KIDAMBI SRIKANTH wasn’t marked out for success as an under-19 badminton player — he never won a national singles title as a junior. Five years on, the 24-year-old from Guntur, living in Hyderabad now, will be the most marked man at August’s badminton world championships after reaching three Super Series finals, and winning two: the youngest Super Series in Australia and the most popular one in Indonesia.
On Sunday, when Srikanth beat Olympic and World Champion Chen Long 22-20, 21-16 to lift the Sydney crown, he propelled himself into becoming a serious contender for the Glasgow Worlds, even as he pocketed close to Rs 1 crore in prize money and awards in two weeks.
Srikanth already had the home Super Series title in 2015, and a crown in China — in fact, he debuted as champion in the superpower’s backyard beating the game’s greatest, Lin Dan. Last week, with the Indonesia Premier Super Series, he had won over the game’s most demanding fans, as he overpowered current World No 1 Son Wan Ho in back-to-back weeks.
However, beating Chen Long in a tournament final propels Srikanth into badminton’s stratosphere. Last month this day, he was just another fighter jostling at World No 24, and only India’s fourth best. In just six weeks, he has been the biggest mover in world rankings, rising 11 places last week, and set to regain his top-5 status after this triumph.
June was jotted as Saina Nehwal’s month in Indian badminton after she made three back-to-back finals in 2010. However, June 2017 heralds the emergence of Indian men’s singles players, with Srikanth and team-mate H S Prannoy accounting for Olympic champ Chen Long in successive weeks.
Srikanth’s mettle will be truly tested over the biggies — All England crown, World Championships and Asian Games — but as far as scalps go, he has proven himself to be a world-beater in the mould of Prakash Padukone and P Gopichand. Srikanth, though, now has four Super Series titles.
“I don’t want to compare my China and Australia titles, but this will rank as one of the biggest of my career. Beating the reigning Olympic champion is always difficult. That combined with back-to-back titles makes it memorable,” Srikanth told The Indian Express.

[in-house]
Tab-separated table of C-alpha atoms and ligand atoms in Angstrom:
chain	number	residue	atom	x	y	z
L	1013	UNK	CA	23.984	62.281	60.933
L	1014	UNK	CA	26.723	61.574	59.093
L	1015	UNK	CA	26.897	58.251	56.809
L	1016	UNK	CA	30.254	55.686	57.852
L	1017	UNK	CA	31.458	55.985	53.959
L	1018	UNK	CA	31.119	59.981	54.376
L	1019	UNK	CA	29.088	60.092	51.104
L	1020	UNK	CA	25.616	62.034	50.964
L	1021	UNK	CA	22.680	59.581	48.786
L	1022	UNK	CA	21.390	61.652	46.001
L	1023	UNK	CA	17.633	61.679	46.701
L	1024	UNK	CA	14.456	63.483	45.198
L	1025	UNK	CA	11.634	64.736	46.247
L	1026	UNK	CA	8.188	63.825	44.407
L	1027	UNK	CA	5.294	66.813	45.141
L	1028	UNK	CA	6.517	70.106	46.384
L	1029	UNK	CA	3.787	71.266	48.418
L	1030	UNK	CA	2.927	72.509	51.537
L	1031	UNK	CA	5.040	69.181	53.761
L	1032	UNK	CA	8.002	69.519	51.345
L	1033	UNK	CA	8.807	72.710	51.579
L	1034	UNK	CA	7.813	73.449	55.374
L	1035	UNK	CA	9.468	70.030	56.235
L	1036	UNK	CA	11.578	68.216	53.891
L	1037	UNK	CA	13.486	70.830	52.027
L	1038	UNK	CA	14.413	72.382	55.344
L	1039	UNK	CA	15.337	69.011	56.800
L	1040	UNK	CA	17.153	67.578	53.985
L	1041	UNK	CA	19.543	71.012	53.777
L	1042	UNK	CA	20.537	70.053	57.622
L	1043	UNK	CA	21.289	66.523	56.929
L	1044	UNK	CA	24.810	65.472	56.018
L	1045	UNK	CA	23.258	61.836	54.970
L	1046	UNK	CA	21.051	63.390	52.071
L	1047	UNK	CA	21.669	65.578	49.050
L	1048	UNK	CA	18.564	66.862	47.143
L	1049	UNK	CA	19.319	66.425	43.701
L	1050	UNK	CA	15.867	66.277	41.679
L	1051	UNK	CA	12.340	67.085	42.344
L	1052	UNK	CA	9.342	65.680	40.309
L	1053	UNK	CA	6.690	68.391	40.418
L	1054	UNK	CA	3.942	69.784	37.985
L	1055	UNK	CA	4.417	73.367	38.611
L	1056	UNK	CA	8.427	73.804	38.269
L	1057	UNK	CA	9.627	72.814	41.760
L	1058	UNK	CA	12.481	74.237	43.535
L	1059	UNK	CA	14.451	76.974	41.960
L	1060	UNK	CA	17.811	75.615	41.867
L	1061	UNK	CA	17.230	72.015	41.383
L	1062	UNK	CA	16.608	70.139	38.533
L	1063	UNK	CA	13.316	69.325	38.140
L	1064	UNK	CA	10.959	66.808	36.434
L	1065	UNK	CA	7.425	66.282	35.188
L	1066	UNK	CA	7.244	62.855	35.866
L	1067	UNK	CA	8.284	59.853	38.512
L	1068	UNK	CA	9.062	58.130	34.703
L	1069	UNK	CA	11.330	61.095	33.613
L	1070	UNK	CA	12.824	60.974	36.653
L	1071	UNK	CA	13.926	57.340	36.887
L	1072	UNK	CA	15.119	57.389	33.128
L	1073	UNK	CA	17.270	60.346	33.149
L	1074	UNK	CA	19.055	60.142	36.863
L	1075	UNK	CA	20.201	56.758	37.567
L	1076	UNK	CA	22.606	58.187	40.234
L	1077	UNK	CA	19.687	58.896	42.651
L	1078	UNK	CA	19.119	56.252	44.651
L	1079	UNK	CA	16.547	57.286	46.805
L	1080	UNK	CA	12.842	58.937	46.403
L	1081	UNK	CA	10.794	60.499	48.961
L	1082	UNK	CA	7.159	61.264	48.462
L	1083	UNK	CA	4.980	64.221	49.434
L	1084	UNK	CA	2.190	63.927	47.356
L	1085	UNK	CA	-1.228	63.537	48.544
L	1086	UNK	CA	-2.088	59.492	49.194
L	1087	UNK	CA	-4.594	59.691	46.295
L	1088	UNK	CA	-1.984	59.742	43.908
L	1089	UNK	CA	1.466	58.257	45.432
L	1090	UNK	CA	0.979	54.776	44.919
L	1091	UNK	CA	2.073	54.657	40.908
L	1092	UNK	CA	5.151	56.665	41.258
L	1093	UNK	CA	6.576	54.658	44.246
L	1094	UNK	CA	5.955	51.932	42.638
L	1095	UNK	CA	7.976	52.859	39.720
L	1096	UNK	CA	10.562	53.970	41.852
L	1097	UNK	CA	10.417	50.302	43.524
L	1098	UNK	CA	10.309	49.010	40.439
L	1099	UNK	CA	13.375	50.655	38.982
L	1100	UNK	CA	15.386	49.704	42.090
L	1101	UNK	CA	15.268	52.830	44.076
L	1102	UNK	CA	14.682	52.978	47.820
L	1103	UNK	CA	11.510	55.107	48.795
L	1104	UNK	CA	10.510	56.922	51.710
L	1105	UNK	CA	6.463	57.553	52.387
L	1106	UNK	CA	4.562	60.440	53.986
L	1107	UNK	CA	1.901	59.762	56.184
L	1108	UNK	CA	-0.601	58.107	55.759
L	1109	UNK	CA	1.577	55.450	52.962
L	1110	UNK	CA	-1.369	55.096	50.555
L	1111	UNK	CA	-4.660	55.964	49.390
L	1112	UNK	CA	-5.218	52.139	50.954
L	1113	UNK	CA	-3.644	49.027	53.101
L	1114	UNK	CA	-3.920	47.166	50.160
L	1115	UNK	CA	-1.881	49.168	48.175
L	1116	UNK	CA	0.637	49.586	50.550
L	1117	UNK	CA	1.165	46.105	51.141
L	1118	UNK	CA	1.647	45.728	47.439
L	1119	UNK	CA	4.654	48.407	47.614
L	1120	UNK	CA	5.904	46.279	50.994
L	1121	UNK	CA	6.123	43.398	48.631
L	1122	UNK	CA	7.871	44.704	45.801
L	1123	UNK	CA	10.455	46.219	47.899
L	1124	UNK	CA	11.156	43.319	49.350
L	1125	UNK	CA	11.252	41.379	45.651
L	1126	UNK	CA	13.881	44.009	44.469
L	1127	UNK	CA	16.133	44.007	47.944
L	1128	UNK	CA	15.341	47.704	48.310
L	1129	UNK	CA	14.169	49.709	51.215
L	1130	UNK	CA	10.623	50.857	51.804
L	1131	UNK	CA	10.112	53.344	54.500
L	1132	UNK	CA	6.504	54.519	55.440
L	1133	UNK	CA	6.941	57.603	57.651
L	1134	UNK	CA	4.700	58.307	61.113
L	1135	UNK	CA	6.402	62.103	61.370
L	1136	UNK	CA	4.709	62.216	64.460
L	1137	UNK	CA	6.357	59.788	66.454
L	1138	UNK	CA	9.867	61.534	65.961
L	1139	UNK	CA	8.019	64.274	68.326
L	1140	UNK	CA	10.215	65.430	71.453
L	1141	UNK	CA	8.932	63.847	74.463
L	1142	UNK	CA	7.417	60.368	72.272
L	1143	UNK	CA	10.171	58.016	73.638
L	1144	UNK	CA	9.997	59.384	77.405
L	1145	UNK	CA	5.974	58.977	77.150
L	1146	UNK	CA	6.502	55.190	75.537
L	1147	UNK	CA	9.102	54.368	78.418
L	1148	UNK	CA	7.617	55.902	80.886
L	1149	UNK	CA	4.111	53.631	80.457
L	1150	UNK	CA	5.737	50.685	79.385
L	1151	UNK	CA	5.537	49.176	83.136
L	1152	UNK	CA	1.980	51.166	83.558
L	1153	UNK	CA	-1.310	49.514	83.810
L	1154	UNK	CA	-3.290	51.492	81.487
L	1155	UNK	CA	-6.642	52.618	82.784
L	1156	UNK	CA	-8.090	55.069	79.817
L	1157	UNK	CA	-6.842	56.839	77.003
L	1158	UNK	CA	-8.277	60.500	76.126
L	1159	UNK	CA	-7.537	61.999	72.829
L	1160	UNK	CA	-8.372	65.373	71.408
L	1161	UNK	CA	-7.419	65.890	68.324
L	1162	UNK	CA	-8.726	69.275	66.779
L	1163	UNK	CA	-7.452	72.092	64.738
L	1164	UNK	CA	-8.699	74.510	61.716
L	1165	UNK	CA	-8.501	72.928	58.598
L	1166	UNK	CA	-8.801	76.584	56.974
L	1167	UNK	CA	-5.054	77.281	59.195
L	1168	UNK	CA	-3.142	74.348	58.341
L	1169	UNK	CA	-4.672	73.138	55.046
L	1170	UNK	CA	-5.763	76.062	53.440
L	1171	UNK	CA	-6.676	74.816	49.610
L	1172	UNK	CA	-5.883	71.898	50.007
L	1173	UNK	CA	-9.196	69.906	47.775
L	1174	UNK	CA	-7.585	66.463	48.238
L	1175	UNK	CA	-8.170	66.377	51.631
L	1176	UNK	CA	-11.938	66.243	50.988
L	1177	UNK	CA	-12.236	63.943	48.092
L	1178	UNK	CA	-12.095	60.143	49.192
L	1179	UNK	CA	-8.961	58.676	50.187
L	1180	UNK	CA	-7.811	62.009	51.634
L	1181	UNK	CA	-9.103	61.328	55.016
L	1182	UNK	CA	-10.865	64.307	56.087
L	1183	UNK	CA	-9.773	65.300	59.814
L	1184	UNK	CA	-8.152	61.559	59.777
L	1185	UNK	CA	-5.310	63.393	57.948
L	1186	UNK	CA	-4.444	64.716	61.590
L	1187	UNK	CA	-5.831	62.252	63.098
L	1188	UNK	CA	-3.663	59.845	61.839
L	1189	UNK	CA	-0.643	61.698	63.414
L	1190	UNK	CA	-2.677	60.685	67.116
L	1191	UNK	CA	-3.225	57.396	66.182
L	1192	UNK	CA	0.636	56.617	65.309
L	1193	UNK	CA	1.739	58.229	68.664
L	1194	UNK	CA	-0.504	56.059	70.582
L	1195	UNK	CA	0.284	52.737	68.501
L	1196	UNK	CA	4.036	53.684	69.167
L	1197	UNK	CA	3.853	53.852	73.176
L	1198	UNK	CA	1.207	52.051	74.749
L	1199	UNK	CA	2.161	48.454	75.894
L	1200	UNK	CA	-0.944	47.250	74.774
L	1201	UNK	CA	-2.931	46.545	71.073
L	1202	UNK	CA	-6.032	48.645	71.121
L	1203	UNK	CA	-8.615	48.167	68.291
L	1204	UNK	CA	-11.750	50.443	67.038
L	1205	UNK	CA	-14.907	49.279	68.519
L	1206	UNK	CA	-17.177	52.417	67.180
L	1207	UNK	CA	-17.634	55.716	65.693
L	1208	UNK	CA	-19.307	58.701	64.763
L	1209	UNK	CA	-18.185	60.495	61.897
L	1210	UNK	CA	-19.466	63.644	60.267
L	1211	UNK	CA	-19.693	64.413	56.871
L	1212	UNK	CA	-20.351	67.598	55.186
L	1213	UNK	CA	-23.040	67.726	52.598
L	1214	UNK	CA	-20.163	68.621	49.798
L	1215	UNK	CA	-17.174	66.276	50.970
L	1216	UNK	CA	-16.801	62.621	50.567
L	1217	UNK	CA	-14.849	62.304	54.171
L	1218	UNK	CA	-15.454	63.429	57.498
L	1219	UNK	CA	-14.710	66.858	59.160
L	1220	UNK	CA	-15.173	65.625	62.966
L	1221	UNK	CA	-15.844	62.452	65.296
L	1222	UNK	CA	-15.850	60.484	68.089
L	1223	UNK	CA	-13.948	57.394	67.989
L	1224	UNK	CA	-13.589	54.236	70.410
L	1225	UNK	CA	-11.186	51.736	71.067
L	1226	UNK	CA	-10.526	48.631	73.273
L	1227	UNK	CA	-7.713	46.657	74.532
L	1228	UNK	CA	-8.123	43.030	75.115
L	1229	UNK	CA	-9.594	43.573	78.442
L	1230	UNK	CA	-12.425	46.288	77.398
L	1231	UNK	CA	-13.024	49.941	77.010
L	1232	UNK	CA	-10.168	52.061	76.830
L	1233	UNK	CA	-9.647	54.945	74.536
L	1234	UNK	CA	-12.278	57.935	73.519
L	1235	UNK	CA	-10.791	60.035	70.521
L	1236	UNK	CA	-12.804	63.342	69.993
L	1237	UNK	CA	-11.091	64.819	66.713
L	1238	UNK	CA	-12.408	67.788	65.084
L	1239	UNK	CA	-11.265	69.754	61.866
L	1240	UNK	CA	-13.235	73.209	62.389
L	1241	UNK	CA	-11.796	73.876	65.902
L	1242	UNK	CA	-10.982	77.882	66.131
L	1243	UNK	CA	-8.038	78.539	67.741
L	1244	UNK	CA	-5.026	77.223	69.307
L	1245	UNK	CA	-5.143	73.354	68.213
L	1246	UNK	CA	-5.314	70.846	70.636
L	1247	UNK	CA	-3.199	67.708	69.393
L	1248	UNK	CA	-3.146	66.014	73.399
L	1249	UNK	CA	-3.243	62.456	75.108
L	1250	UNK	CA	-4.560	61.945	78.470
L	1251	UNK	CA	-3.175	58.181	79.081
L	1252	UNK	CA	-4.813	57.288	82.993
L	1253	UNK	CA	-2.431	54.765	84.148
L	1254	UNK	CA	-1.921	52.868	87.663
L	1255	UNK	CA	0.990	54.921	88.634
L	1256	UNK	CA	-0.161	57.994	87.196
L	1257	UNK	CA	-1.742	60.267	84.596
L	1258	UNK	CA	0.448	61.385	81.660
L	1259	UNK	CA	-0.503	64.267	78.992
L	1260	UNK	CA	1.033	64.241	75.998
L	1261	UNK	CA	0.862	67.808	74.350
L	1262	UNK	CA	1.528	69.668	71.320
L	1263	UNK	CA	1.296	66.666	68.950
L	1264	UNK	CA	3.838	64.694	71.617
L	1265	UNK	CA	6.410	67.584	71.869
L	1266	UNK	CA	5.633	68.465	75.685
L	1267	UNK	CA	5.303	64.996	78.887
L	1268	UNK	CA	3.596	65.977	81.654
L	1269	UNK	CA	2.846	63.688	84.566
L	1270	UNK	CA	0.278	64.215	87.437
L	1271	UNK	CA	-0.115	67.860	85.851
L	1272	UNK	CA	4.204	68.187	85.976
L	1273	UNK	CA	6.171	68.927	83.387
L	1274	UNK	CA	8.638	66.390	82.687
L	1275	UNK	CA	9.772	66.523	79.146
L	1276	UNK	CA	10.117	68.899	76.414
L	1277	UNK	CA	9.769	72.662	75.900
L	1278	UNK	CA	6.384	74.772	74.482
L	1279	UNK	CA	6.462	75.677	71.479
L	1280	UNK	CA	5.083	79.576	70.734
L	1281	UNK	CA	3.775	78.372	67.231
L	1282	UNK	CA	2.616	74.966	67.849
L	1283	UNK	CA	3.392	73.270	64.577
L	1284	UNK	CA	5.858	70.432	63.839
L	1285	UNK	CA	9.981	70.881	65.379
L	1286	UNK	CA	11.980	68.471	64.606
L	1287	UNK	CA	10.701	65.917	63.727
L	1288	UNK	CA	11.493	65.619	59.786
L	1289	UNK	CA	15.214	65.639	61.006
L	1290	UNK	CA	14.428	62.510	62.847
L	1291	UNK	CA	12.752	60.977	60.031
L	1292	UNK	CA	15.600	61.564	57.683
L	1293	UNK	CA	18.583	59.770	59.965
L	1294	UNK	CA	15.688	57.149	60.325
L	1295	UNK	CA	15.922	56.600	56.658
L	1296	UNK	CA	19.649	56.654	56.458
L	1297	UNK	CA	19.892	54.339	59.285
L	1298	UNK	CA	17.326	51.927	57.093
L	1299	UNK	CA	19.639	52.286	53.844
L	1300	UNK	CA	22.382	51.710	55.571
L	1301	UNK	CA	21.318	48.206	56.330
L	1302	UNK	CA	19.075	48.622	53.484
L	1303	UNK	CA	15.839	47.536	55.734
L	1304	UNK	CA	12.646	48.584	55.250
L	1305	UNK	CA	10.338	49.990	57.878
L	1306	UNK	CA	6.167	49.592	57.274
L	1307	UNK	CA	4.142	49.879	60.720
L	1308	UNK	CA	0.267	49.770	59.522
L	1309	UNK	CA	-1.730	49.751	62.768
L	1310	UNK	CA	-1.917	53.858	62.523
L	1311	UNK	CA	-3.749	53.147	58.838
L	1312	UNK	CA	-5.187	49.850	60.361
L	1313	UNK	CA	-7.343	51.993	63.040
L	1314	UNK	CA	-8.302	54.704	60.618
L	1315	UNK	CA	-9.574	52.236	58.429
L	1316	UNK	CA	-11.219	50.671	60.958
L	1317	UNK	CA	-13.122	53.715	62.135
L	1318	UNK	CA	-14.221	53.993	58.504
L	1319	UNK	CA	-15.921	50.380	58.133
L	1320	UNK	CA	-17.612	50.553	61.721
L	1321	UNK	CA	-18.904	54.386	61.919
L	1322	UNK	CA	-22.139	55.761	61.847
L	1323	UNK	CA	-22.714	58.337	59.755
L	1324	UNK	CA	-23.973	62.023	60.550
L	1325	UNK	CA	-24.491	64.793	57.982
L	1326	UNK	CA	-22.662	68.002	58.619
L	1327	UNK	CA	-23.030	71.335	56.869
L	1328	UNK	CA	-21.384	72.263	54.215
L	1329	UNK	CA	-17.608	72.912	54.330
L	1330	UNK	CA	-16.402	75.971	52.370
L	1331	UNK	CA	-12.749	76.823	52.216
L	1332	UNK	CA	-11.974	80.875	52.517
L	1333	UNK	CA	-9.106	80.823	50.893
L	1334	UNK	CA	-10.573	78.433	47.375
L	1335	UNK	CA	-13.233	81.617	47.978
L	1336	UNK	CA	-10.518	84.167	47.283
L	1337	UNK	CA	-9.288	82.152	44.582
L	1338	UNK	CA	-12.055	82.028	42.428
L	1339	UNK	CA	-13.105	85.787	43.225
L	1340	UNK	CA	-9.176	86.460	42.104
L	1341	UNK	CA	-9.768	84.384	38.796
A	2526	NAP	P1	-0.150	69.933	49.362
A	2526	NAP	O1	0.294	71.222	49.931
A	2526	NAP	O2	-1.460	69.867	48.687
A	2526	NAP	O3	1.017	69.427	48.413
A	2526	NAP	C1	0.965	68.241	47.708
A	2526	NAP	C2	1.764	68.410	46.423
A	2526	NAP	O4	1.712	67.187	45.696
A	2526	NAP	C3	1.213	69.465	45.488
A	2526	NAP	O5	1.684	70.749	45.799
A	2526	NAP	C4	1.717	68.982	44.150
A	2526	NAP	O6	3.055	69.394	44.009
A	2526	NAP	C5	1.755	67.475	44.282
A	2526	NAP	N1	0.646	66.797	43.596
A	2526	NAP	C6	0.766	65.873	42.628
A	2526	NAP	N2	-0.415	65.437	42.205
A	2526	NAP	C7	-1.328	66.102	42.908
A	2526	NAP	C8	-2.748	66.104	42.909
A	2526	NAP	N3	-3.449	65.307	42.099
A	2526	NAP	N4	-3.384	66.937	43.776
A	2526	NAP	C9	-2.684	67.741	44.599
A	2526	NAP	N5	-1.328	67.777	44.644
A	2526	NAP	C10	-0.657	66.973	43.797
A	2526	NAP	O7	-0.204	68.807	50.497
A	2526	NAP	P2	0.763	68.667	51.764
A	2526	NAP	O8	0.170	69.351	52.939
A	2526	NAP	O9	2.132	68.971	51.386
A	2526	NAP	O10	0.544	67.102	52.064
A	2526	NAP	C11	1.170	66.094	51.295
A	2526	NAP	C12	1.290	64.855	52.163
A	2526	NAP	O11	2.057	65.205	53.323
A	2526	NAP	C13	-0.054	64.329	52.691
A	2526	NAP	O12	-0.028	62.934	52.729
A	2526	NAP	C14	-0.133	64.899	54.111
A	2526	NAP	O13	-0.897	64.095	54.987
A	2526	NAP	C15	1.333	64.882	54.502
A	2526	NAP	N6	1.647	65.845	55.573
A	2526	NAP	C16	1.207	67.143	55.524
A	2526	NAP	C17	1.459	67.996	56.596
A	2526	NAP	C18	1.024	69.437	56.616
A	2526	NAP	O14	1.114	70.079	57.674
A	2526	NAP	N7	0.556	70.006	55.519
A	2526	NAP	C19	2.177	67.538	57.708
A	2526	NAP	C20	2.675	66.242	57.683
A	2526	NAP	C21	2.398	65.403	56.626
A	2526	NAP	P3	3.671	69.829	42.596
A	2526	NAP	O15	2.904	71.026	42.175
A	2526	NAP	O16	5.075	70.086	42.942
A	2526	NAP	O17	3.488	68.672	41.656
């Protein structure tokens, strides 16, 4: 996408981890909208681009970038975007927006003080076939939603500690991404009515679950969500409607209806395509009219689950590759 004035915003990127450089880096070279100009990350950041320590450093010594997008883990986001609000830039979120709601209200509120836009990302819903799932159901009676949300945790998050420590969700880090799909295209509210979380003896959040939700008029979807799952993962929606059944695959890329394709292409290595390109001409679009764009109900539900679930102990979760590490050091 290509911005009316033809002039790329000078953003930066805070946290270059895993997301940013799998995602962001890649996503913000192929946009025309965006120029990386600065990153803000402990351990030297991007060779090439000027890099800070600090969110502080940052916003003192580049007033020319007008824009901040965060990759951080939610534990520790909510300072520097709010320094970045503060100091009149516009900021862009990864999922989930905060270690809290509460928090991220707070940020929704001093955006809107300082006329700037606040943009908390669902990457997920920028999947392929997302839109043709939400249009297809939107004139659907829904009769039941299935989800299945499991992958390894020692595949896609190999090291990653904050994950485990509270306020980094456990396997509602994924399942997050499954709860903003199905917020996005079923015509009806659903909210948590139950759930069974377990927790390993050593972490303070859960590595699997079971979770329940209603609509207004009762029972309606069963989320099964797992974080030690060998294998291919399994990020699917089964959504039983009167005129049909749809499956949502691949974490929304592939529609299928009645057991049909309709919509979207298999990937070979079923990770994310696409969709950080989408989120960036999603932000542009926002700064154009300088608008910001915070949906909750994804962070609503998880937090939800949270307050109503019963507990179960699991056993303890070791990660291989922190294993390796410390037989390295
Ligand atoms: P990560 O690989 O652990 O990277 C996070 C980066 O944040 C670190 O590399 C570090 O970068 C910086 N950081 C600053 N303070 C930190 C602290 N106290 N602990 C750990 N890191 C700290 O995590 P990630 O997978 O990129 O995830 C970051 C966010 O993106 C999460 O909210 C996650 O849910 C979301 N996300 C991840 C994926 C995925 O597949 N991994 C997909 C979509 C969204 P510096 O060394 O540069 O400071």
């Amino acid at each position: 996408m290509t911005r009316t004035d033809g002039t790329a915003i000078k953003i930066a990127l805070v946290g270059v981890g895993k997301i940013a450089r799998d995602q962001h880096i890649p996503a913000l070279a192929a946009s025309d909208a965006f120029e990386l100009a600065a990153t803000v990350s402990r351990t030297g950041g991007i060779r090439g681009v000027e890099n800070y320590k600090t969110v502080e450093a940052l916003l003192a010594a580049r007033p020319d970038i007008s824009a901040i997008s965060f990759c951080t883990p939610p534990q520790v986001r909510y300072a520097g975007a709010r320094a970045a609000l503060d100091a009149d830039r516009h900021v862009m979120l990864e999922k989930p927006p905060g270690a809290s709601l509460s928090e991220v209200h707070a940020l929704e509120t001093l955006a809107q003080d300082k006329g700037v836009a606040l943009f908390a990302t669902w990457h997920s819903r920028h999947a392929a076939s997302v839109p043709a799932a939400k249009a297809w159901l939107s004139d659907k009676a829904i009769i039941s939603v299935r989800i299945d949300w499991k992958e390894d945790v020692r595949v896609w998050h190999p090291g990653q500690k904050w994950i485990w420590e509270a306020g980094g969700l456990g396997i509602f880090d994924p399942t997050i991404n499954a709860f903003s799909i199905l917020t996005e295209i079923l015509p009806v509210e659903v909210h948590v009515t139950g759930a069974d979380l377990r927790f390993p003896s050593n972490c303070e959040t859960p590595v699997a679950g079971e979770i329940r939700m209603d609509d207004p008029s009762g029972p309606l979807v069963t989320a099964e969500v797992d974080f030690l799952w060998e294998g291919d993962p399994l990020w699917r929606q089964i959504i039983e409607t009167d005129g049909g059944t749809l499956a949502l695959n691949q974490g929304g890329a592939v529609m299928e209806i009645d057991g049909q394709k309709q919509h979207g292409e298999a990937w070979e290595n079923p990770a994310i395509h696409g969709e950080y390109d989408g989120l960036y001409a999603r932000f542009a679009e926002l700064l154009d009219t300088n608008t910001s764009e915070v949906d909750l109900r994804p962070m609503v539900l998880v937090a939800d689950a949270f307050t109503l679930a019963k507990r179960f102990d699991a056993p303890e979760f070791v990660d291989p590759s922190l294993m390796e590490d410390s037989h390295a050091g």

Sunday in Sydney belonged entirely to the attacking Indian against the Chinese. Though Long confessed to suffering a bout of gastroenteritis and diarrhoea and not being in peak physical shape, he had done well enough to make the finals. “Since I made the final I wanted to continue to play as well as I could. My opponent was aggressive and got confident after he won the first game,” Long told the BWF after the loss.
Srikanth has been in aggressive form last fortnight snapping at opponents with his rushes to the net and whipping smashes but was acutely aware of Long’s ability to find a toehold from a clutch of winners.
On his part, Srikanth kept his errors in check, never really allowing adrenaline to get the better of him, staying patient in the long rallies. “Winning the first set was crucial to assert my advantage. At 20-20, I told myself to hang in there and not give easy points,” he said.
Srikanth had stewed over the disappointment of missing out on an Olympics semifinal spot when after leading, he had crumbled into a bunch of errors at Rio against Lin Dan.
On Sunday, he was in no mood to allow Long that leeway. Whenever the Chinese threatened to rain the downward smashes, Srikanth retrieved gamely and drew out Long’s cross court half smash errors. Srikanth would also claw into Long’s mind, with strategic lifts that took the sting out of the Chinese champ’s smashes winning the opener 22-20.
What broke Long’s back was the long rally at the start of the second set where an upbeat Srikanth calmed himself, slowing down time in high toss-exchanges, and ended with a suddenly sped-up smash kill. Long never recovered from there and was chasing shadows even as Srikanth grew in confidence and played an unabashed attacking game. Here was an accomplished all-round game, with an astutely thinking brain. India was staring at a potential all-conquering world beater.
“He only reached the semifinals of a junior national, and only won in doubles,” said Srikanth’s brother K Nandagopal. “But it proves that parents and coaches should not give up just based on junior results like it happens in India. If our parents had given up, then Srikanth would never be winning today.” Coach Gopichand only started focussing on his singles career at 19.
While physio C Kiran kept a 24×7 check on Srikanth that helped him last the two winning weeks, Gopichand reckons his ward is at 75 percent of his potential. “He’s currently in the world’s top 5 or 6, but we cannot take opposition lightly heading into Worlds in August,” he said.
Chen Long, Lin Dan, Lee Chong Wei, Viktor Axelsen, Son Wan Ho will be different propositions with the world title at stake — Japanese genius Kento Momota also returns to the circuit this year — but the name Kidambi Srikanth sits easily on that list after it rained titles in June.